A Picture with a Story 2……

31 Jul

– – – Exploring The Countryside and Lanes of Dorset – – –

The mysterious case of the flying dog!

Sunset at Man o' War Bay

Today, I am continuing my theme of pictures with stories attached. Yesterday, I put up a post about a ‘fake?’ picture, although that depends entirely on your viewpoint. Here is a link to that post.  Today’s post though is not about the picture at all as the picture above is 100% real and undoctored, as, I should add, are most of my pictures. This is about the events surrounding the picture!

This was another occasion where I had been walking all day, timing my walk so that I would arrive at a suitable spot to capture the sunset, and on this occasion I decided that Man o’ War Bay on the Dorset coast would be perfect. I thoroughly enjoyed my day even though I was carrying all my camera equipment, tripod and so on, and I arrived at the bay in good time to set up for my shot as the colour was building in the sky. I decided on a longish exposure to catch the movement of the water and to create a nice wet, reflective foreground and I set my tripod up and waited.

When all the conditions were right, I took the picture above, and I was pleased with the result and got ready to take more shots when I heard a noise to my right. I was stood next to a 150 foot high cliff and the noise I heard was the sound of stones and small rocks falling down the cliffs onto the beach. This is not unusual where there are unstable cliffs as you often hear the trickling of stones that have been loosened by the weather. As I looked to my right however, I got a shock because coming down with the shower of stones was a dog! He had plunged from the top of the cliffs and was seemingly ‘running’ down the cliff face.

It was over in a split second but seemed like it was in slow motion – it was one of those surreal moments. The dog hit the beach with a thud and a very loud yelp, and just laid there! I ran straight across to the poor animal to check him over and I comforted him for a long time whilst he recovered. Fortunately, and amazingly, he seemed to have suffered no ill effects from his fall apart from being seriously winded, and after about 15 minutes he stood up somewhat unsteadily and eventually ran happily off down the beach. Whilst he was recovering, I could hear his owners calling him from 150 feet above my head and I shouted out to them that he was ok. I’m not sure if they were expecting him to run back up the cliff but that’s the way it seemed! In fact, the only way for them to reach him was to run along the clifftop to reach the steps down to the beach which I assume they did.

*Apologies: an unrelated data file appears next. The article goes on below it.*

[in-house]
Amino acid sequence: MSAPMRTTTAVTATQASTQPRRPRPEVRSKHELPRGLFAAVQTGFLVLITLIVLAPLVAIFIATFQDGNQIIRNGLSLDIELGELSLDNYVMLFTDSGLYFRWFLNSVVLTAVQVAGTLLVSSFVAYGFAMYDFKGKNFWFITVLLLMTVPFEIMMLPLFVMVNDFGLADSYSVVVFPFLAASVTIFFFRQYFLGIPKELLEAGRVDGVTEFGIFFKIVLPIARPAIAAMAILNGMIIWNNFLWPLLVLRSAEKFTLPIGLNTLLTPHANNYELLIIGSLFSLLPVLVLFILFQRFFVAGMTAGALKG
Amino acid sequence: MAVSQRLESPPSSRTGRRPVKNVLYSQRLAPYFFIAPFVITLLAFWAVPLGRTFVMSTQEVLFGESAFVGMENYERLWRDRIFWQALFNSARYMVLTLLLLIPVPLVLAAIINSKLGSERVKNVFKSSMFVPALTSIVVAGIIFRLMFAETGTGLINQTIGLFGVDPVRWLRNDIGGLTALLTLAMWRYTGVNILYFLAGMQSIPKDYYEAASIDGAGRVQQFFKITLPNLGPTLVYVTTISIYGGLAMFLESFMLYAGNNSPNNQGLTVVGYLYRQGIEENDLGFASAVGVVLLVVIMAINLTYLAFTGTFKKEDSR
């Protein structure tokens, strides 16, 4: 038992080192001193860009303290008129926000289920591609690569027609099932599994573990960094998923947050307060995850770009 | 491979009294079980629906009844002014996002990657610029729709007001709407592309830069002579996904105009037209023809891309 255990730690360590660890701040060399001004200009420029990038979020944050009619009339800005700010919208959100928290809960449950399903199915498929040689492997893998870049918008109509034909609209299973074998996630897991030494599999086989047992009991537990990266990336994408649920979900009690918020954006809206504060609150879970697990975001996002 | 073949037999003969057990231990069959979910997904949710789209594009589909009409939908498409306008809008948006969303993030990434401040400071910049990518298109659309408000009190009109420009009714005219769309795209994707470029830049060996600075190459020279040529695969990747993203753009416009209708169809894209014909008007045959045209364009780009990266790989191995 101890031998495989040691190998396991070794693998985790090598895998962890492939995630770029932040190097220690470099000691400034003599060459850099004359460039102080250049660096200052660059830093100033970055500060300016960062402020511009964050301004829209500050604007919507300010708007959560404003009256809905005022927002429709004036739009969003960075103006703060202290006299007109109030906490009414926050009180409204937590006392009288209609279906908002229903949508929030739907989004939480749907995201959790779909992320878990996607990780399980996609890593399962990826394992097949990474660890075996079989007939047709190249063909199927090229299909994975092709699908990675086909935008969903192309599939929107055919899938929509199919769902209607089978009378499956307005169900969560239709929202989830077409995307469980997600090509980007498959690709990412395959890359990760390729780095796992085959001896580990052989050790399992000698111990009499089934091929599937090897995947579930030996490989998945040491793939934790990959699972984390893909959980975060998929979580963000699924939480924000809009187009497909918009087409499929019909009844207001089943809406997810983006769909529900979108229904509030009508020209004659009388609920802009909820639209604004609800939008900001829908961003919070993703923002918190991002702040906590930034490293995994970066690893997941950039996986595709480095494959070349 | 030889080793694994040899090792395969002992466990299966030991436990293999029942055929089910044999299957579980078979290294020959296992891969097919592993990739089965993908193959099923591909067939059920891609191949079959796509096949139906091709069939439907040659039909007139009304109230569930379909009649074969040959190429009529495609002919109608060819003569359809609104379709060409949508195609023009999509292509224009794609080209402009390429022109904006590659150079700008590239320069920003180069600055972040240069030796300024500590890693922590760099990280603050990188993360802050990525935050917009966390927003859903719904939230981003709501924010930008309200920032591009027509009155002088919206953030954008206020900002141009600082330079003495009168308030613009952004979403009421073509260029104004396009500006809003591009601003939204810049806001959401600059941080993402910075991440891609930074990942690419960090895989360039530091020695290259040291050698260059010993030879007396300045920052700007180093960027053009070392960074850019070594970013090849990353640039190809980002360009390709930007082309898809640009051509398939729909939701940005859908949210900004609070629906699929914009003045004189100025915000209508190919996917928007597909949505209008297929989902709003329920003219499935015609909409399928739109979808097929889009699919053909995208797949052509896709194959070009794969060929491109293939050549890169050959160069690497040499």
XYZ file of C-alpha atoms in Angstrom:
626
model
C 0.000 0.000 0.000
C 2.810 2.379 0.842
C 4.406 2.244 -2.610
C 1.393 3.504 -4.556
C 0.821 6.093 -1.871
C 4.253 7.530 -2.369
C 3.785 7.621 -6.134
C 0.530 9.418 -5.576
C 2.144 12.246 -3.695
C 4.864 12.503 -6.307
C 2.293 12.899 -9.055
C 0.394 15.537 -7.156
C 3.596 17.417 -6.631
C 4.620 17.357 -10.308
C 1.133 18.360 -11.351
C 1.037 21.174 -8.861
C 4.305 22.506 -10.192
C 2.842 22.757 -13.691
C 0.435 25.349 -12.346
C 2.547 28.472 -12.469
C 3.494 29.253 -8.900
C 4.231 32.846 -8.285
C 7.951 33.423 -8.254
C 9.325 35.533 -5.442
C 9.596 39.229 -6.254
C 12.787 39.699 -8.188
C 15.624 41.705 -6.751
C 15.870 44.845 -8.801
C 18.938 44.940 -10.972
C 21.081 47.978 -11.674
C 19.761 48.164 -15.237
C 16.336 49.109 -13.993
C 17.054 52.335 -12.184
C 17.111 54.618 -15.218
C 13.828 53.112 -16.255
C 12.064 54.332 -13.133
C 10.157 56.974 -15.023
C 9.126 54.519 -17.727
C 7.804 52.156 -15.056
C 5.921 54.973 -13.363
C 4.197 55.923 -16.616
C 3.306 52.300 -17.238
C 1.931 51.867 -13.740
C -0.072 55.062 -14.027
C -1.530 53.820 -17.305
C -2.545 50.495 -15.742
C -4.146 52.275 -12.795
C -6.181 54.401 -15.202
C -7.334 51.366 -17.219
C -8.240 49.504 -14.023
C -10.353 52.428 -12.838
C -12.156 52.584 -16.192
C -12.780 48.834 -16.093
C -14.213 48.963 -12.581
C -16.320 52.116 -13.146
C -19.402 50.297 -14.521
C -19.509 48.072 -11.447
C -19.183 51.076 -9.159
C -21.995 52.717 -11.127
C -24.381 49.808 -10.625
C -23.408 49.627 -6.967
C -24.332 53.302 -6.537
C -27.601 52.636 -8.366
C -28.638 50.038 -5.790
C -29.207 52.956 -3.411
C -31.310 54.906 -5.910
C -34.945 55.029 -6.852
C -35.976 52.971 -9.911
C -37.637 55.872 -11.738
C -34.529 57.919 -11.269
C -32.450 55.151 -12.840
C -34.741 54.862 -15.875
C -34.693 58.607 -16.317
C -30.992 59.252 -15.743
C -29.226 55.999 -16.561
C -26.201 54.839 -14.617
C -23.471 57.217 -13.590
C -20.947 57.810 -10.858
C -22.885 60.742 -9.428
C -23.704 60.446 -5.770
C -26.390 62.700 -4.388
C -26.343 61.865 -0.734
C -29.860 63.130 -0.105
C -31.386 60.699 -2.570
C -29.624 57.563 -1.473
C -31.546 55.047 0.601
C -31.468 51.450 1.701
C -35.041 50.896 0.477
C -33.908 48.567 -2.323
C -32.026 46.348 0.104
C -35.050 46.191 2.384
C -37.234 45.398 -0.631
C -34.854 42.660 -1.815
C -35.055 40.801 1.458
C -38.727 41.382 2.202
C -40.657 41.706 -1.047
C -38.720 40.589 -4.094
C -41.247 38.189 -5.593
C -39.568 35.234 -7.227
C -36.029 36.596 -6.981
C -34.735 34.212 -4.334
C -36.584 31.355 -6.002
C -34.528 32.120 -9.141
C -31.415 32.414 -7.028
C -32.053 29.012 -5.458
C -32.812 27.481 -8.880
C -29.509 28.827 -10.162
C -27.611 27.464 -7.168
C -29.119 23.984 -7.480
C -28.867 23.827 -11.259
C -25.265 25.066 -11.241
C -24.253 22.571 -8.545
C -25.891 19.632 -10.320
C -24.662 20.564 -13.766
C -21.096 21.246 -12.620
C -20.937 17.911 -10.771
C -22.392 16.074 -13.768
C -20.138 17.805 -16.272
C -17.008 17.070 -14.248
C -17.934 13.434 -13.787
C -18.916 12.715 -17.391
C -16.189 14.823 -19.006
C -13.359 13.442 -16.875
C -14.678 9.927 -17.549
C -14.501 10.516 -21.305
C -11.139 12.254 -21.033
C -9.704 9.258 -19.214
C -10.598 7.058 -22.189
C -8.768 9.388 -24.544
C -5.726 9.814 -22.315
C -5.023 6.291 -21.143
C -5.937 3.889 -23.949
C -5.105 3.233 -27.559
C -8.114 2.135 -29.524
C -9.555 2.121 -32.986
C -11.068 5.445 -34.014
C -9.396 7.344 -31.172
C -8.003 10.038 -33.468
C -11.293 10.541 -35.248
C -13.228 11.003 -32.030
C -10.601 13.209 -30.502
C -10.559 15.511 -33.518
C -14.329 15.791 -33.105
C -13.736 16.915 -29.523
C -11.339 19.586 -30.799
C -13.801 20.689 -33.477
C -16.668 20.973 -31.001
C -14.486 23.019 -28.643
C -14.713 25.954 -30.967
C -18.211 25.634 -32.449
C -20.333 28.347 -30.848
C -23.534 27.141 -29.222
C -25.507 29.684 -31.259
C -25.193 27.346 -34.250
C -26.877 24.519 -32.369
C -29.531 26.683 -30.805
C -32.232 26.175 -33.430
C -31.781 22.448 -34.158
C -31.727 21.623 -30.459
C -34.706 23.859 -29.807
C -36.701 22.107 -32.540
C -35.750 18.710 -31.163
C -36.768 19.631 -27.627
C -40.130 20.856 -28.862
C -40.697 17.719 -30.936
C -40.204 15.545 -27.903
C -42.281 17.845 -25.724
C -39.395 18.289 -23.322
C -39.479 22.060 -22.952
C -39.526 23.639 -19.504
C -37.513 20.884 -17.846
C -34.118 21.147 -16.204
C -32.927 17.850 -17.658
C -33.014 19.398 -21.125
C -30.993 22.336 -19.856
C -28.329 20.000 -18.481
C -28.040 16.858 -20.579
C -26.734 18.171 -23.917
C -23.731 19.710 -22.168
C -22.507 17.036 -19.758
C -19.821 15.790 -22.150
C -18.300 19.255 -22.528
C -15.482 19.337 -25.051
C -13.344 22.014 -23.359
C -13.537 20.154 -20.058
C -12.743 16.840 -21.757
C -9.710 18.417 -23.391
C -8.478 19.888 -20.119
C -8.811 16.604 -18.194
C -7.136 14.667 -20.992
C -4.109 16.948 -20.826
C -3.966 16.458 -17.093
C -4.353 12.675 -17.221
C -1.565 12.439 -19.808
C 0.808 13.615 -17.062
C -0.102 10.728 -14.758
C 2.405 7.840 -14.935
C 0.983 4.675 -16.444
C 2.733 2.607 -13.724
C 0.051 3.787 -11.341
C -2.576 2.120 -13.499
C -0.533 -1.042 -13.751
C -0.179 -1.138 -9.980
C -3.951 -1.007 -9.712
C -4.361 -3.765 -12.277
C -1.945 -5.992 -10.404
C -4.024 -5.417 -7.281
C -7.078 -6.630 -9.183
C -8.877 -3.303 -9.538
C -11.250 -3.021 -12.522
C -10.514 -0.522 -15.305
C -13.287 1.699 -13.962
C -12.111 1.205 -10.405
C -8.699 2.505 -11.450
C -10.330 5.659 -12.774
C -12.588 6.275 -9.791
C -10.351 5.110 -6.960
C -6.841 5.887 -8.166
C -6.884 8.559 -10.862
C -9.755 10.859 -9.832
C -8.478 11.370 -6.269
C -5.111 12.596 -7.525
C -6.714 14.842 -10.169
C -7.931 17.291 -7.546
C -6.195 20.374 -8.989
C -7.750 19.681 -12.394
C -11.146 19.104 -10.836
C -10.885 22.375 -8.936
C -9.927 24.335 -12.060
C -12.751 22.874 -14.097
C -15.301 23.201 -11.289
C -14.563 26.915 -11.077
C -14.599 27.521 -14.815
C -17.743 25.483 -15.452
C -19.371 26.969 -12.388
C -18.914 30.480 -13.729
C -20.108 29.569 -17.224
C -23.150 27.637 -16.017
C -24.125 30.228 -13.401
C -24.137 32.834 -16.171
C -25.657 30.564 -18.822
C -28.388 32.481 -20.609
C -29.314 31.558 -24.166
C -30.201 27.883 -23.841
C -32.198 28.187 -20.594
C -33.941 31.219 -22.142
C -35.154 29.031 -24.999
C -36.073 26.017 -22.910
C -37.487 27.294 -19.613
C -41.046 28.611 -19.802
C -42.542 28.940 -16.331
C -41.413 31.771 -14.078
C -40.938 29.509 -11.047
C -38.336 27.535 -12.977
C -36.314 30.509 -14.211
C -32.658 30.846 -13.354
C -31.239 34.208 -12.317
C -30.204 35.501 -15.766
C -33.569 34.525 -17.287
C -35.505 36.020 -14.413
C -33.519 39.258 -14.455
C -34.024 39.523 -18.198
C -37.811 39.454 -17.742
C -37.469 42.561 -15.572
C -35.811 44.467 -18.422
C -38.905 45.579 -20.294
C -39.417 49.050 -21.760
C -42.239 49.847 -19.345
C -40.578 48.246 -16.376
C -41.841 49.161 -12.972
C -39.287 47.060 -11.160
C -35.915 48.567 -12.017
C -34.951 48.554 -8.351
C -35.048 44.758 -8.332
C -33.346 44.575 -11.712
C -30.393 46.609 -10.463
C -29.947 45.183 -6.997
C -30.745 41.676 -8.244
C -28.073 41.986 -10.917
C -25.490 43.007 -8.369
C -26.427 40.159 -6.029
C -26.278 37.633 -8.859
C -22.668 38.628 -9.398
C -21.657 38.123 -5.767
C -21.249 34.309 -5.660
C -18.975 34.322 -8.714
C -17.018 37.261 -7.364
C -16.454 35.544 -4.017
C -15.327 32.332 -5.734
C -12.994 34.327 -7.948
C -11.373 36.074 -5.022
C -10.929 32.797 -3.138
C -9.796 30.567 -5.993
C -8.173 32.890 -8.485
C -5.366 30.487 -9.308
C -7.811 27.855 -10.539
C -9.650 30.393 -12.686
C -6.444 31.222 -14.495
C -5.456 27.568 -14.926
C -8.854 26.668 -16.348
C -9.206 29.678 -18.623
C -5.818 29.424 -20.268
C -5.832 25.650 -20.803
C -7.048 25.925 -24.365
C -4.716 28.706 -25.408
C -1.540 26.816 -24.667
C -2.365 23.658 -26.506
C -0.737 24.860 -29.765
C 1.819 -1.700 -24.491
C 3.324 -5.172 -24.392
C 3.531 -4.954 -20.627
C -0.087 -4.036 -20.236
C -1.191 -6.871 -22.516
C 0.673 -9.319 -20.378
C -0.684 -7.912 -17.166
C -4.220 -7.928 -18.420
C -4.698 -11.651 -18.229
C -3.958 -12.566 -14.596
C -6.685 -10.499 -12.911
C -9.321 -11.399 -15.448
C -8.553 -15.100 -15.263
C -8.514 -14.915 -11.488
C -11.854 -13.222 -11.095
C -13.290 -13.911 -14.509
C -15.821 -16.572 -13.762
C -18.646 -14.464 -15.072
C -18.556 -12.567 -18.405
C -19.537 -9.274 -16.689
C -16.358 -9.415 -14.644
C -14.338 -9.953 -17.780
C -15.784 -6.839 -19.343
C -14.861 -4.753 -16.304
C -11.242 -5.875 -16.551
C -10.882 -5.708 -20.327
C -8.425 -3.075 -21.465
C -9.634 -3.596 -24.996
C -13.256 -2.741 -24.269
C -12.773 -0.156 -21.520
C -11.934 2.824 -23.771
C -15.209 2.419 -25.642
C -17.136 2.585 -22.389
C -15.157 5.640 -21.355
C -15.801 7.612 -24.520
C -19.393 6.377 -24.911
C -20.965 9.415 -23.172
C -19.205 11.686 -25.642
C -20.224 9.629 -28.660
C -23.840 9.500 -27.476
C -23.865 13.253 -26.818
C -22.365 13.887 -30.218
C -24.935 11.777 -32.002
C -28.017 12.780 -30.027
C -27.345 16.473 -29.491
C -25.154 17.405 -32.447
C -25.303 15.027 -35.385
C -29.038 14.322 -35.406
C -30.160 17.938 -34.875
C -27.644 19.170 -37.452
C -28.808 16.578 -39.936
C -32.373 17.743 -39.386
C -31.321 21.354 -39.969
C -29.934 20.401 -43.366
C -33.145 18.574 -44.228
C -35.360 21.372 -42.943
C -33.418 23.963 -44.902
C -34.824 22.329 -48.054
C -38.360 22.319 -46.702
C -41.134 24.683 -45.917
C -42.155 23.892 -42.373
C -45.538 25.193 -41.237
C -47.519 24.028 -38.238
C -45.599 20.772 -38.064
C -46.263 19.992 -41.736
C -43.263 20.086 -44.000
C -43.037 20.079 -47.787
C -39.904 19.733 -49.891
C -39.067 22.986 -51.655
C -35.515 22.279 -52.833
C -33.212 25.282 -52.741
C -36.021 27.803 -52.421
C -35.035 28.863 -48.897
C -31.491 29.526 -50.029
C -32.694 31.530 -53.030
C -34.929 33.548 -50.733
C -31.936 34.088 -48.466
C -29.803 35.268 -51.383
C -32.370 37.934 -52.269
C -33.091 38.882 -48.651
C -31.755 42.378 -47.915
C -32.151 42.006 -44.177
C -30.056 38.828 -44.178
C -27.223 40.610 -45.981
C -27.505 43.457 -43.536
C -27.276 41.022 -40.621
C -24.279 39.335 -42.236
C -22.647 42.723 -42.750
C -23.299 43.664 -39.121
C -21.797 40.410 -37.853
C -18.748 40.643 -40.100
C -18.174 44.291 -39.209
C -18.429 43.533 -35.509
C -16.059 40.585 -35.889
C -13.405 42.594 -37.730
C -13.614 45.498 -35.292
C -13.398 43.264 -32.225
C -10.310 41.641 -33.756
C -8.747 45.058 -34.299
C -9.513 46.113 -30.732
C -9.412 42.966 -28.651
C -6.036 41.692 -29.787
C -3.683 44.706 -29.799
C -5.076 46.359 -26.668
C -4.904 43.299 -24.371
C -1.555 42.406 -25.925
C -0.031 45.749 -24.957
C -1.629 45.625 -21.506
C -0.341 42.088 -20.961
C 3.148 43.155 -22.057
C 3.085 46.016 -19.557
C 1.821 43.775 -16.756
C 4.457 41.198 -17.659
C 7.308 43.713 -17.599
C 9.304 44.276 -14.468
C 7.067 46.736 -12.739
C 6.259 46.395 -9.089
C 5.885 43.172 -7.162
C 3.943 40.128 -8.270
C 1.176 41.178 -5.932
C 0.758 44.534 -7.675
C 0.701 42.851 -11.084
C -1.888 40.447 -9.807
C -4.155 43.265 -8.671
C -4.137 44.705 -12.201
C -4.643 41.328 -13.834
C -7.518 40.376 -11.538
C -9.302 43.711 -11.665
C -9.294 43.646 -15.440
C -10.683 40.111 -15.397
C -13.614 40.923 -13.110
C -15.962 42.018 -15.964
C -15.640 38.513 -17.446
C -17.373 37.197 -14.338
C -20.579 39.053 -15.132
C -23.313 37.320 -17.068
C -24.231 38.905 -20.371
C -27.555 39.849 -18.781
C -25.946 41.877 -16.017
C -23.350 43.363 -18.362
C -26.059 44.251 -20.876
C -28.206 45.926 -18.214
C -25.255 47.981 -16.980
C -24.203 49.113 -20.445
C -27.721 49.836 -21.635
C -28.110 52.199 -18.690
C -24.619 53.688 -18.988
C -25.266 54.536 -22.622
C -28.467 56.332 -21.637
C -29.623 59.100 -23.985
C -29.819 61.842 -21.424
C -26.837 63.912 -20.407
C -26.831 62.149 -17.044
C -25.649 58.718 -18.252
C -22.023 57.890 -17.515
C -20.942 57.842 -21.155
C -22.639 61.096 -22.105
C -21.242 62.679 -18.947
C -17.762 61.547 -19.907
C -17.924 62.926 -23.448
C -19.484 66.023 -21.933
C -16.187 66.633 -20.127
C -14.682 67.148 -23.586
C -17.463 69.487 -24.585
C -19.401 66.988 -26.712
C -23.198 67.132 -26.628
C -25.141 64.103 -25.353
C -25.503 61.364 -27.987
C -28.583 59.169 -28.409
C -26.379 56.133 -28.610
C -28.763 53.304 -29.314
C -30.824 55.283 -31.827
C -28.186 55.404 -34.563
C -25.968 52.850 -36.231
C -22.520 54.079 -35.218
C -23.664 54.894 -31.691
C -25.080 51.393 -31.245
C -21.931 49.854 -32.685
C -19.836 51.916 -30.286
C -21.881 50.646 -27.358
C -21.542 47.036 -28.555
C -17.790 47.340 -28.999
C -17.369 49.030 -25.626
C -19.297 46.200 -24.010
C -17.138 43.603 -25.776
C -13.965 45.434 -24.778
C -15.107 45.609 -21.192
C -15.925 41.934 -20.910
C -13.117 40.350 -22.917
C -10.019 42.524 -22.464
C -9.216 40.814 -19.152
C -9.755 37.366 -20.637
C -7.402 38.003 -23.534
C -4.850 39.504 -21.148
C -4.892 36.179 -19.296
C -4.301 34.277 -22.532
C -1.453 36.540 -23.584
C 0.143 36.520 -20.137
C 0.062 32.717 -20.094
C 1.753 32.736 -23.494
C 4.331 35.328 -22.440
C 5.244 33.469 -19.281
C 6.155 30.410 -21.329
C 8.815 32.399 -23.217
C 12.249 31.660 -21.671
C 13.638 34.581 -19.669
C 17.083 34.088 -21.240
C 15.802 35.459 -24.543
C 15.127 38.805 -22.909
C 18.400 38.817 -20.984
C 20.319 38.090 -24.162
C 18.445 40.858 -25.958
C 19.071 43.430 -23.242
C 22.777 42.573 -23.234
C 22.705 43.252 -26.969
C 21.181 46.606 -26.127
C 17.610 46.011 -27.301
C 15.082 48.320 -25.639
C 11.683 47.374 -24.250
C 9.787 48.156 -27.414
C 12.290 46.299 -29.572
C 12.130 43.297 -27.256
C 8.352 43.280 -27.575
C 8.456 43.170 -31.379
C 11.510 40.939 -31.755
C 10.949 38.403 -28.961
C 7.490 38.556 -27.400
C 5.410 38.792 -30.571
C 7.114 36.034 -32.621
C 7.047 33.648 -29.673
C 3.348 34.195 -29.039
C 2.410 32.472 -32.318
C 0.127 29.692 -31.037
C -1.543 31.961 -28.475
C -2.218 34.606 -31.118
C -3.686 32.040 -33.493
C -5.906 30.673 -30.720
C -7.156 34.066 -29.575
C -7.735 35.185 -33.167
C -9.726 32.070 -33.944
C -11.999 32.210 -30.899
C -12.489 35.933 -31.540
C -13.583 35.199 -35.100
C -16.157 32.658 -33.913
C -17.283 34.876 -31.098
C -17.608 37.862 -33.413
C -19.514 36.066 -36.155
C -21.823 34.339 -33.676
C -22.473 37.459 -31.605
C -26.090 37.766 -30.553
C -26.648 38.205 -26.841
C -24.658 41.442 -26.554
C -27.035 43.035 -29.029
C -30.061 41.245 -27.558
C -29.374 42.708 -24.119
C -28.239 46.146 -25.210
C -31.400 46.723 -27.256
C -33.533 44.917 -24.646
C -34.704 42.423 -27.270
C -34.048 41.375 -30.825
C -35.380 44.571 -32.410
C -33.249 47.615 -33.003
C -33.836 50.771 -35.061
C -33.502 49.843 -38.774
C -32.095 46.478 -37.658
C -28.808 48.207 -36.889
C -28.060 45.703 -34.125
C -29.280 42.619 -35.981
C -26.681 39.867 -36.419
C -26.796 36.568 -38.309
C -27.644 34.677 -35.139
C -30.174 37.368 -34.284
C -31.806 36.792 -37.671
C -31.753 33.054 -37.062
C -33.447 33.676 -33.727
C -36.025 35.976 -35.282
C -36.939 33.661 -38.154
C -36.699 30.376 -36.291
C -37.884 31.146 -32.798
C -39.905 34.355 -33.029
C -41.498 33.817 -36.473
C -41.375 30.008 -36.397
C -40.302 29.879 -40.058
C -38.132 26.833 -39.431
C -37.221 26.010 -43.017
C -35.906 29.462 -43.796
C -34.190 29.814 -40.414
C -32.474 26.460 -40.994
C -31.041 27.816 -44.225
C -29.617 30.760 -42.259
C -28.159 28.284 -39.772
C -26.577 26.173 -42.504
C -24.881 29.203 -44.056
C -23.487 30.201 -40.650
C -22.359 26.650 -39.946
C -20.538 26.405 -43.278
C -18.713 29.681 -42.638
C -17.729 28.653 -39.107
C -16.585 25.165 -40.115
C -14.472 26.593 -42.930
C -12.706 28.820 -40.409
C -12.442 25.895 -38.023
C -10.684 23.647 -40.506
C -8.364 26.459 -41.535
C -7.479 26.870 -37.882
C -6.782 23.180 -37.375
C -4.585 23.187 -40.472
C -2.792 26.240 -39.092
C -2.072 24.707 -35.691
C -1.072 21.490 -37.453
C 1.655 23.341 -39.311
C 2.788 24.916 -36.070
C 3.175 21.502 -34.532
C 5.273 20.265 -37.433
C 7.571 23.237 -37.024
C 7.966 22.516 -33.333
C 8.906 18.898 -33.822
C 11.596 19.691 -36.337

I often wonder what saved that dog from death. It could be that dogs also have nine lives 😉 ! It could be the fact that the cliffs at the point he fell are not quite vertical. It could be that he was a long legged, athletic looking dog and was somehow able to at least partly keep his feet. It could be that he was fortunate enough to fall onto shingle rather than onto one of the many large rocks that also litter the beach. Who knows, but the happy fact is he did survive.

The problem for me of course was that since sunsets are fleeting, by the time I got back to my camera having done my vet impersonation, the sky had lost all its colour. So on that lovely evening, after humping my camera gear all day in order to get some competition winning shots, I in fact got just one picture. But, hey, there will be other sunsets and I’m just glad that this lovely dog was ok.

I guess the moral of this tale is that if you are a dog owner and you are walking the clifftops…….well I think you know what I am going to say………keep it on a lead! Otherwise you might just spoil some other photographer’s pictures 😉 !

Thanks for stopping by.

Until next time,
Your friend The Dorset Rambler

If you would like to contact me, my email address is terry.yarrow@gmail.com – comments and feedback are always welcomed.

A Picture With a Story…..

29 Jul

– – – Exploring The Countryside and Lanes of Dorset – – –

I thought I would just do a short series on what I have called. ‘A Picture with a Story’. These are all pictures that have a story behind them which is not necessarily the obvious story 🙂 ! Some of these will have been taken in unusual circumstances and others might be of unusual subjects, and the first of these I have entitled, ‘What Might Have Been’!

What might have been

 

What Might Have Been

It was a cold February day when I set out on a 16 mile walk. I anticipated a good sunset so I did what I often do and planned my walk so that I would arrive at a good spot in time to capture the setting sun. On this day, I decided that Corfe Castle would be just such a spot so that I could capture the castle in semi silhouette against the sunset sky or that lovely post sunset glow that can be so special with its soft light.

Now the problem with such a long walk, especially in winter is that it is difficult to gauge the time right so that you have an enjoyable walk but still get to take some photographs at the end. Arguably perhaps you should do one or the other, enjoy a walk or just take pictures, because then you can get in position with lots of time to spare. But I was determined to do both! And in fact it all worked out perfectly and I reached the top of East Hill perfectly…..except the weather didn’t play ball!